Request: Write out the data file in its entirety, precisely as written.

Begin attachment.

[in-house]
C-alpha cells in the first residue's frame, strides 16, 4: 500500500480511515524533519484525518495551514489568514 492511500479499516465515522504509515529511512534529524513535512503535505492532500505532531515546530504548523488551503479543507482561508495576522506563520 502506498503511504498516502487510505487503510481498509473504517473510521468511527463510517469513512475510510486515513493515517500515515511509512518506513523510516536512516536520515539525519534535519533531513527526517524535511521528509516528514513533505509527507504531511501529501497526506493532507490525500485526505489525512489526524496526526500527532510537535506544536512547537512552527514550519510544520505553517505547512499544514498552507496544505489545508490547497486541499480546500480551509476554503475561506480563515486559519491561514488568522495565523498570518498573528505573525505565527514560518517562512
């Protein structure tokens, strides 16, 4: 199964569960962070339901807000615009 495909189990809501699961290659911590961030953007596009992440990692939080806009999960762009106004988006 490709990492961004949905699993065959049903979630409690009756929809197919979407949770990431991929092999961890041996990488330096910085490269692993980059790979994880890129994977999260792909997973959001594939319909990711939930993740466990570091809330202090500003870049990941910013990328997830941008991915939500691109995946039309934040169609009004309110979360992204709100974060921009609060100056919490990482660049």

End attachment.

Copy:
[in-house]
C-alpha cells in the first residue's frame, strides 16, 4: 500500500480511515524533519484525518495551514489568514 492511500479499516465515522504509515529511512534529524513535512503535505492532500505532531515546530504548523488551503479543507482561508495576522506563520 502506498503511504498516502487510505487503510481498509473504517473510521468511527463510517469513512475510510486515513493515517500515515511509512518506513523510516536512516536520515539525519534535519533531513527526517524535511521528509516528514513533505509527507504531511501529501497526506493532507490525500485526505489525512489526524496526526500527532510537535506544536512547537512552527514550519510544520505553517505547512499544514498552507496544505489545508490547497486541499480546500480551509476554503475561506480563515486559519491561514488568522495565523498570518498573528505573525505565527514560518517562512
């Protein structure tokens, strides 16, 4: 199964569960962070339901807000615009 495909189990809501699961290659911590961030953007596009992440990692939080806009999960762009106004988006 490709990492961004949905699993065959049903979630409690009756929809197919979407949770990431991929092999961890041996990488330096910085490269692993980059790979994880890129994977999260792909997973959001594939319909990711939930993740466990570091809330202090500003870049990941910013990328997830941008991915939500691109995946039309934040169609009004309110979360992204709100974060921009609060100056919490990482660049």